An Arctic Anniversary

We had an anniversary recently, and sadly it was a bit of a fizzle, as I wasn’t feeling well and pretty much slept through it. So I am going to reminisce about a past anniversary instead, somewhere cool, as the temperatures in Makati trudge up into the mid-30s and the humidity weighs down  on weary heads. Although the sunrises have been glorious, an almost unearthly orange through the gentle pall of pollution.

Far from the heat and the hue and cry of Manila, I once discovered the perfect place for an anniversary dinner. Imagine a secluded English country hotel; a cloistered avenue of tables for two, set far enough apart to allow a little privacy; arched windows overlooking rolling hills, woodland and fields; candlelight, deep pile carpets and heavy wooden furnishings that encouraged voices to stay hushed and Exteriorsensuous; an open fire you could roast a pig on; a menu so tempting I wanted to try everything on it, and of course a delectable selection of wines.

Nutfield Priory Hotel is a Victorian manor house in Redhill, Surrey – apparently inspired by the Neo-Gothic design of that Palace of Westminster that is no longer inhabited by princes, but by politicians. It is built on 12 acres high on a ridge overlooking the fields and woodlands of the Surrey and Sussex countryside.

Normally overdressed, overheated, and glowing like a good Shiraz before we reached the entrees, I had for once thought to bring a light evening dress and a thin wrap. We were staying for the weekend, and had arrived early so we could avail ourselves of the Spring gardens and still have time to make the most of the luxurious bathroom, away from the invasive interest of small children. My One & Only had ordered the champagne and brought me scented bubble bath as well.  The perfect setting for a romantic anniversary escape…

…but the curtain rose on quiet mayhem. The central heating had broken down earlier that day, and nobody had thought to warn us. Imagining the hot water would eventually kick in, I ended up washing my hair under an icy waterfall, before reception finally acknowledged there was a problem with the heating and the hot water they could do nothing about ‘at present’.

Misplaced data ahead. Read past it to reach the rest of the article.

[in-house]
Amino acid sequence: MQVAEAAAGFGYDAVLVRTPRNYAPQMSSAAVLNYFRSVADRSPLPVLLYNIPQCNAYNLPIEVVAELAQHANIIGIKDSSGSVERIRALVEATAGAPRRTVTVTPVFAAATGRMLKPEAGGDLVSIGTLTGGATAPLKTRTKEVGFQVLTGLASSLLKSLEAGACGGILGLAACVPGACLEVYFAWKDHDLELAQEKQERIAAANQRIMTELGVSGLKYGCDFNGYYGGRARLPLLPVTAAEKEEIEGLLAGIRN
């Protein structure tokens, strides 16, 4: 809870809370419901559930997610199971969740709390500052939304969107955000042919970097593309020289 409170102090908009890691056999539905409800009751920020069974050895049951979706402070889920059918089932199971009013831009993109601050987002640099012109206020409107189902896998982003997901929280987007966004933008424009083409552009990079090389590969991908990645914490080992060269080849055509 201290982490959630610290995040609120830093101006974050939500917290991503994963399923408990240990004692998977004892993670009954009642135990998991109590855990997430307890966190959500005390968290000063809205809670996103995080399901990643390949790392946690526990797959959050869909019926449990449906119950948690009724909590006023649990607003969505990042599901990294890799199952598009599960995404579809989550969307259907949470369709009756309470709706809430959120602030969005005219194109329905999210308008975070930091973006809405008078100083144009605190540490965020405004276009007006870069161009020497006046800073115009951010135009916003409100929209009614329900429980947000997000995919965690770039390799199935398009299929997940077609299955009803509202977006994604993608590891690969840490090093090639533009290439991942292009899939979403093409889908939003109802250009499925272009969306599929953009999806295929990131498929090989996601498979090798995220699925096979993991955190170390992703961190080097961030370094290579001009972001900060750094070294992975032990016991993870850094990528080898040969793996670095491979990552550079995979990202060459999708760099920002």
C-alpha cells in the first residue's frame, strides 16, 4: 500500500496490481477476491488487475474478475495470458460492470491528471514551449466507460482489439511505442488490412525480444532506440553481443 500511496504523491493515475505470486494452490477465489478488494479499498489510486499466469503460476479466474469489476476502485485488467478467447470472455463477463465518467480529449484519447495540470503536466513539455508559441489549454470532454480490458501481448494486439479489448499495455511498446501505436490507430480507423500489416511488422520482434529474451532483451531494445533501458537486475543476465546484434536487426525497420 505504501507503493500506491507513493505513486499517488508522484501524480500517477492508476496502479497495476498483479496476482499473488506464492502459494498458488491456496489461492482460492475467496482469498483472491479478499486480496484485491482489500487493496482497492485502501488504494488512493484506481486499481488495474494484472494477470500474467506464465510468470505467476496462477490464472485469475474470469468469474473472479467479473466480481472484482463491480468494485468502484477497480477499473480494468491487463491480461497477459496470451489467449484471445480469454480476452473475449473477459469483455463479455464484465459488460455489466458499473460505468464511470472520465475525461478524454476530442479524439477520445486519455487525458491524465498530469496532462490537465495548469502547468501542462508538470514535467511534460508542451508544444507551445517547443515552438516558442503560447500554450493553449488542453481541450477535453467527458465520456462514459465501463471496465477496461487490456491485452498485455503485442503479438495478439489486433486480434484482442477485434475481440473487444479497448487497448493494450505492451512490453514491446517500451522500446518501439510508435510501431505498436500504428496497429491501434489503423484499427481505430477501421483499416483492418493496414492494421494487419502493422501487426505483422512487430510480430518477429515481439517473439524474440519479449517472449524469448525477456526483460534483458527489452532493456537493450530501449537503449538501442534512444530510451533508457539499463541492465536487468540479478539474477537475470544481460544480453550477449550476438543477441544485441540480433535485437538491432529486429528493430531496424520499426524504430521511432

The Cloisters Restaurant offers delicious modern British Gibson Roomcuisine, but unfortunately the dining room was almost as icy as the water – especially in my summer frock and still shivering from the shower. By the time we reached dessert, my lips were blue and my teeth clenched to stop them chattering. “Could we perhaps do coffee in the lounge in front of the lovely big fire I had noticed when we came in?”  I asked desperately. “Certainly!” smiled our lovely attentive waitress. But oh dear, the fire had died down and was sulkily smouldering, and the draught from the corridor was arctic. My jaw was aching, my back cramped, I had had enough. I wrapped myself in a thick hotel bathrobe, feather duvet and blankets and hibernated till morning like a grumpy badger.

So there you have it: the beautiful promise of romance and luxury spoiled by a simple power cut. Just my luck! The hotel was sumptuous, the dining room main roombeautiful, the food quite superb, and the service excellent – except for the part where they failed to warn us about the cold.  It was a shame, because it is a real gem in the right temperature, and I really hope to visit again some day, with greater success.

My tip? Don’t get married in Northern Europe until at least May, and always remember to take warm pyjamas, just in case. And definitely give this glorious hotel a chance… on a warmer night!

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